The Process[edit | edit source]
I am going to fill the worm holes with a blended paste of epoxy and turquoise so I the chips you see above are clearly too big. It is an easy task to pulverize turquoise into any size from smaller chips down to fine dust.
This is actually “shake” I separated from the bigger stuff by using a kitchen sieve. However you can crush turquoise by putting it between two sheets of steel (even large handsaw blades) and pounding with a hammer or you can quickly do it with an electric burr type coffee mill or spice grinder. I have a small Cuisinart food processor that I use for the job. As the blade is shot for anything but pulverization and the inside of the bowl has been severely stone blasted, it can never be used again for its original intended purpose (in sincere hopes to maintain domestic harmony I keep it well hidden from my girlfriend Scarlett, the machine’s original owner). Some projects (which I will show you in a little while) will use a combination of small and large chips. But in this lesson we are using what I’ve already showed you. We will be mixing it into a stiff paste with epoxy.
I use this Devcon High Strength 5 Minute Epoxy. I have a long history of work in both aerospace and the medical device industries. I have tested my process with every epoxy I have come across and (fortunately) none exhibited better results than this stuff you see right here. The goals for this application are three:
- The cured epoxy must be hard and rigid so it can be polished.
- It should be colorless.
- It should bond to wood.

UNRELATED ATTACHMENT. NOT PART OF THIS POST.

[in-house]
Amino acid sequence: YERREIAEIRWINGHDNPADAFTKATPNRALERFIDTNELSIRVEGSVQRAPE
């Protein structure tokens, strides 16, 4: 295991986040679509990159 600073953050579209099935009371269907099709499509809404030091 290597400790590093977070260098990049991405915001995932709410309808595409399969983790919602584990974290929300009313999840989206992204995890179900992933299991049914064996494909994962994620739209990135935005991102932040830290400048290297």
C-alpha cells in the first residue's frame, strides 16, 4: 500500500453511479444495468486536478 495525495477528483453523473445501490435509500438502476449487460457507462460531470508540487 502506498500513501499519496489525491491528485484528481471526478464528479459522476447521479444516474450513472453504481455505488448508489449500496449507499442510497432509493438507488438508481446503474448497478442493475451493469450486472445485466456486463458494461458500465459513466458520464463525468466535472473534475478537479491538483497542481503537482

NOTE: If the epoxy does not adhere to the material into which you are putting an inlay be certain to undercut the recess you make to ensure positive mechanical retention of your inlay.
Be sure to have your substrate ready to receive the inlay before mixing the epoxy. The stuff doesn’t cure instantaneously but you don’t have all day either! Once the glue kicks you can do no more with it.
Apply the mix to your recess with much manipulation. Press and work it in applying force is all directions. If the recess goes completely through the substrate, check the back to ensure the mix is coming out the bottom of the hole. In the above photo, you can see the edge of the recess. This means we aren’t done.
I always set the mixing cup, stick and leftover mix aside as a “witness sample”. What this means is that I use the leftover portion as an indicator to let me know when the inlay material is cured enough to begin sanding.
So here’s the inlay sanded flush with 100 grit sandpaper. It took about three minutes. I won’t go through the rest of the sanding but you should know the progression. I start with 100 unless I am using larger stones then I’ll start with 80 grit. The full progression will be 80, 100, 120, 150, 180, 220, 320, 400, and 600 and so on until you can polish with a wheel.
Looky here: Here is Mr. Toes with a bowl titled Alamogordo. The bowl is Bolivian rosewood, that spalted apple again and a band of turquoise. This time I used larger stones which I set individually then filled the interstitial spaces with smaller fragments. Very much like a jigsaw puzzle, I found the bits that were the most comfortable in every available space. The finished piece looks to some like I may have actually thought about it:
Alternative Materials[edit | edit source]
I mentioned earlier that the inlay material can be something other than turquoise. If it can be ground into dust or fractured or crushed or pulverized and mixed into a paste with epoxy, it can likely be used to fill inlays. Think about exotic hardwoods like ebony, purple heart, cocobolo, yellow heart, etc.
Conclusion & Contact Info[edit | edit source]
I hope I have put out enough info to interest and inform you folks. Any questions? I will always try to help you succeed.
Join in the forum discussion about this topic here or contact Brad by using the in-forum messaging options.